Is more expertise the answer? More analysts with extensive substantive, area and linguistic backgrounds are essential. But unfortunately analysts with many years on their particular intelligence account often fall prey to a “seen that, heard that” mindset that dulls their ability to evaluate nonconforming intelligence pointing toward alternate conclusions.

Improved analytic performance rests on three elements. First, periodic training is essential to improving analysis. Most valuable is training on how our mental processes work, of how we process information to make judgments. Case studies of past intelligence failures provide invaluable lessons. So are hands-on exercises that demonstrate the usefulness of simple analytic tools to help overcome our cognitive limitations.

Hard-pressed managers are loath to lose analysts; hard-charging analysts dislike leaving their accounts. Nonetheless, training is vital, and managers need to shed old mindsets that training is only for new hires and those in need of help.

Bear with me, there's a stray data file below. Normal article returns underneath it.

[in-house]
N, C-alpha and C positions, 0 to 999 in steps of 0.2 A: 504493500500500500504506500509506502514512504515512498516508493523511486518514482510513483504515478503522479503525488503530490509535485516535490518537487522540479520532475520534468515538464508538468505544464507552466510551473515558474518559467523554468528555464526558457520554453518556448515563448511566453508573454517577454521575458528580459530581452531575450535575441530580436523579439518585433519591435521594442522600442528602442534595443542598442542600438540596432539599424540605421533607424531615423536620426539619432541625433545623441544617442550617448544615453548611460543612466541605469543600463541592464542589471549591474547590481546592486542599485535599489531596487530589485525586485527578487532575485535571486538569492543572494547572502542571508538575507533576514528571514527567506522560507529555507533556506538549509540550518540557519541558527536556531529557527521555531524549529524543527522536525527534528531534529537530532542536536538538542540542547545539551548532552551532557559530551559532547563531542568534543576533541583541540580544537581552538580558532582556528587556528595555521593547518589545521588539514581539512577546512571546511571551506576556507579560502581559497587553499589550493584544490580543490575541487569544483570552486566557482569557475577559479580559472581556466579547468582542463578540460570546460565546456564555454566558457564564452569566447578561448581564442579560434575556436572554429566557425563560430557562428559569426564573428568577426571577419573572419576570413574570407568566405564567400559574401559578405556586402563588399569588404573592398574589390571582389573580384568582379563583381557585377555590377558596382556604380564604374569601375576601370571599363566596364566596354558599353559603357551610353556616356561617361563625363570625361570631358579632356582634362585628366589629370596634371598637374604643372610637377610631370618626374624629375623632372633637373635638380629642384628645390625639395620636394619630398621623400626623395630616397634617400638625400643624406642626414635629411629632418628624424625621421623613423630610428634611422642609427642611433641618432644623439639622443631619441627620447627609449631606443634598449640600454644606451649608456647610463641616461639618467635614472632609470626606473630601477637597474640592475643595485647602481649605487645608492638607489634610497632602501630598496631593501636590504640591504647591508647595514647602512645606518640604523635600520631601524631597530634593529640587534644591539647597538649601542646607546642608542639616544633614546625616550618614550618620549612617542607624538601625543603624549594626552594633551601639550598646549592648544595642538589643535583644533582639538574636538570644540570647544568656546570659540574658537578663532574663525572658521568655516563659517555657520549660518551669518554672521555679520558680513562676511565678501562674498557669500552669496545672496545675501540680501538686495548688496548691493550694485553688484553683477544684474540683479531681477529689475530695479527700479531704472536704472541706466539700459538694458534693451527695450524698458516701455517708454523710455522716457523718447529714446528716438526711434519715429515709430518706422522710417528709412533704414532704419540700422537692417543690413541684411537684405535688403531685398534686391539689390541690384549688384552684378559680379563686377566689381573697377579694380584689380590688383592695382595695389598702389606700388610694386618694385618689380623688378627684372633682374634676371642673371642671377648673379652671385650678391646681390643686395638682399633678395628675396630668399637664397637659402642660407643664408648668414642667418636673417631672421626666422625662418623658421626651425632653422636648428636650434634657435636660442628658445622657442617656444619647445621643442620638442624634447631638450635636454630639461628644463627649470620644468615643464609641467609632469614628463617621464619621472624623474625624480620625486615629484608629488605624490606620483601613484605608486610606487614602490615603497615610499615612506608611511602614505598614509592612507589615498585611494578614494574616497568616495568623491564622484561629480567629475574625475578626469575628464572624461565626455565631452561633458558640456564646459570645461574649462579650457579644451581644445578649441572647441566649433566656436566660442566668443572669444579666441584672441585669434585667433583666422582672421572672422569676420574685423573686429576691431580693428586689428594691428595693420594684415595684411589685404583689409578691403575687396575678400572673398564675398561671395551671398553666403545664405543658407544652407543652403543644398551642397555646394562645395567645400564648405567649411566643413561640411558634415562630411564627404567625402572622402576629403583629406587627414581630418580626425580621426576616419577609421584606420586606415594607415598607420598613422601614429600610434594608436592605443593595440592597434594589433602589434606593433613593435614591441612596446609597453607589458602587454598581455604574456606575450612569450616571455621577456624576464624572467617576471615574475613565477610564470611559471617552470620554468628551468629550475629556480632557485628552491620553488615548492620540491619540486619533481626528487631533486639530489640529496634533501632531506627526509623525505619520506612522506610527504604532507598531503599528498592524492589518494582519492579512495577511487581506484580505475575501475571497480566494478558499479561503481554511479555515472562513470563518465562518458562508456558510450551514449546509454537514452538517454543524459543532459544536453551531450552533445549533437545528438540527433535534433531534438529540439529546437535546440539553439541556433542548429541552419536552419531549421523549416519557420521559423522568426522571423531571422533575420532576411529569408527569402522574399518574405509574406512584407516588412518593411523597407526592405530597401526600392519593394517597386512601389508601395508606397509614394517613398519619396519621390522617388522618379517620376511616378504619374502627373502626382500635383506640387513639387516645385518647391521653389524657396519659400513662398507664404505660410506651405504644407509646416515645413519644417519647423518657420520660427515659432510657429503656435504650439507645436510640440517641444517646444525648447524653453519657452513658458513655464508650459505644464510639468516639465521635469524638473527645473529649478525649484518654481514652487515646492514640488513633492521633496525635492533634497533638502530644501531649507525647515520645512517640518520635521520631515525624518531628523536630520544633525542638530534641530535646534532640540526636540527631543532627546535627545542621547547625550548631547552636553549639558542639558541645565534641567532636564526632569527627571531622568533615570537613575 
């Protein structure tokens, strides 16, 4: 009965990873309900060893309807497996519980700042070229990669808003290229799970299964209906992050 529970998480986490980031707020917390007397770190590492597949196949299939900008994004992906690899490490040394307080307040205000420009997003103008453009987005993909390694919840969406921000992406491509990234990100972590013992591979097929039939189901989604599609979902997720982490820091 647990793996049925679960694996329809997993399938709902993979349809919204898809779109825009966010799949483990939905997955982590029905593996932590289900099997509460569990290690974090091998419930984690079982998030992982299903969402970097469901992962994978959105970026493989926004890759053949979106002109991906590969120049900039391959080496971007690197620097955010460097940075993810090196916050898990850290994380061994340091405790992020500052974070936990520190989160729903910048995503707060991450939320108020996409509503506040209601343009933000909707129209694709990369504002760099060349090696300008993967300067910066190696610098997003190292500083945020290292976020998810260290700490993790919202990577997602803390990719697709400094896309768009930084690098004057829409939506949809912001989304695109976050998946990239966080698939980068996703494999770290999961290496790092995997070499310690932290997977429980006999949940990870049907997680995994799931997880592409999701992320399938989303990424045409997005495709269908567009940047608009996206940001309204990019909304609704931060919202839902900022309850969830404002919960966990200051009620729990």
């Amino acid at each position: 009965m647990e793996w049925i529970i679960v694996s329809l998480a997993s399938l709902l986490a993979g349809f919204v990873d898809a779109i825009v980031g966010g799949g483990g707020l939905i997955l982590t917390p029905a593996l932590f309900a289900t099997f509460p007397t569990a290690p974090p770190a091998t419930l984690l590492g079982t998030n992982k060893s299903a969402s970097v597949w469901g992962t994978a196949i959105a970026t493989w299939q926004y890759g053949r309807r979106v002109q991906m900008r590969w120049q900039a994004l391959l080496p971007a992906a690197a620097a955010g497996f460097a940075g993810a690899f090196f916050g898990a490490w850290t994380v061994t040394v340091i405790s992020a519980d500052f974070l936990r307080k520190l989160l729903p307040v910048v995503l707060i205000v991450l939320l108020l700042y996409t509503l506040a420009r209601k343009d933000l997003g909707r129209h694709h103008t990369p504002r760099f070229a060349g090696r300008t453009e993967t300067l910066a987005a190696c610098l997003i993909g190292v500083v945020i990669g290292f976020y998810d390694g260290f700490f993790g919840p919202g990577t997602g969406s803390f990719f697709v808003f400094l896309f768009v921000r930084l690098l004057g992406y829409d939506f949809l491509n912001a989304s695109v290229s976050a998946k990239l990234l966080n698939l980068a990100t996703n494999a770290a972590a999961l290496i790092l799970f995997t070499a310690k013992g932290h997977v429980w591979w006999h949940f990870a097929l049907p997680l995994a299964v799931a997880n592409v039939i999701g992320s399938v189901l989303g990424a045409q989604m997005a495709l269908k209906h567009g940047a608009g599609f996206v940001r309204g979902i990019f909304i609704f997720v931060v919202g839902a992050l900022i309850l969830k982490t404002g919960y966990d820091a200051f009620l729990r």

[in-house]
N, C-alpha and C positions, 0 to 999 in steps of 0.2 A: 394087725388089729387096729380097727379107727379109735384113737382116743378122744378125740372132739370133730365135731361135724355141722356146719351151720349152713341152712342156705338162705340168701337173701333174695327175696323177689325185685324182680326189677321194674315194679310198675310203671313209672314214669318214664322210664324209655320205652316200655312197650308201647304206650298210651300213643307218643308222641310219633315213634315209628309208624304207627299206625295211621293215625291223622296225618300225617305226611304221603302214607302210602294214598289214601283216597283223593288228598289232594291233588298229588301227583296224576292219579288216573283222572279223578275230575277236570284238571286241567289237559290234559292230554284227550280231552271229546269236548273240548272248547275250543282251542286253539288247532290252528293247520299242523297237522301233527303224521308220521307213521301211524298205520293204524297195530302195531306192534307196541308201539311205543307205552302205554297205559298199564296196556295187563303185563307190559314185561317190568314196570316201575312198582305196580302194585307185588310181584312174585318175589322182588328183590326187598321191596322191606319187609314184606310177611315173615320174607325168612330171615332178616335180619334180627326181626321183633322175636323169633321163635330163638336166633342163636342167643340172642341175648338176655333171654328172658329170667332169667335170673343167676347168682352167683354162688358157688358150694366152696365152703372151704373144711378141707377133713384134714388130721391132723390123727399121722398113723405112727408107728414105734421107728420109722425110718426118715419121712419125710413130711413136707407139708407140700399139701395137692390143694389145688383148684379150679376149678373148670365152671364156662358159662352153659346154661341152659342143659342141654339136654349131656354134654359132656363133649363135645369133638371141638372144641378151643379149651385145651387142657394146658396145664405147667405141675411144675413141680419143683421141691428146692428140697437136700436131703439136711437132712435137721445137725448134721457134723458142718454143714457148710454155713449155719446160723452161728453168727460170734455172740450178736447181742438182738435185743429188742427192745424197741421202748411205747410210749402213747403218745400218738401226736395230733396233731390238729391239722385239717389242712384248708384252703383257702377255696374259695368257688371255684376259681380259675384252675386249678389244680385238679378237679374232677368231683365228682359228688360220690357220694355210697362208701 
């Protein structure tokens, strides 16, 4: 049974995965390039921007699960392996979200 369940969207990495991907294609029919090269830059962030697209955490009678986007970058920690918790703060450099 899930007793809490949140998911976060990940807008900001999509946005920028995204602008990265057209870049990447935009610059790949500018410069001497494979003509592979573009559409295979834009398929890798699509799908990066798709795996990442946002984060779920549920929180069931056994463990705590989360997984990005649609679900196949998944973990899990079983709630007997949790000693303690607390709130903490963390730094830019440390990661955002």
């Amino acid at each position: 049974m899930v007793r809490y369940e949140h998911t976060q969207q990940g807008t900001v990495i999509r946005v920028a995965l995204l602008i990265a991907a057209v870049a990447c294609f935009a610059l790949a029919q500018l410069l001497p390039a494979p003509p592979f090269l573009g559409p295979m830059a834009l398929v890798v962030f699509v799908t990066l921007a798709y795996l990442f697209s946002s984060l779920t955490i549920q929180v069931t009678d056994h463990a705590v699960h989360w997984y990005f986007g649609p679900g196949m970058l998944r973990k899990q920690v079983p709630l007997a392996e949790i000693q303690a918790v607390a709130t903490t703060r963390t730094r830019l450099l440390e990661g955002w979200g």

A second factor is overcoming the tyranny of current reporting and briefings. Analysts require on-the-job time to meet with fellow analysts to share insights and debate opposing views, to re-test assumptions and alternative outcomes, and to gain the perspectives of outside experts. Managers need to encourage and find ways to allow these interactions to take place.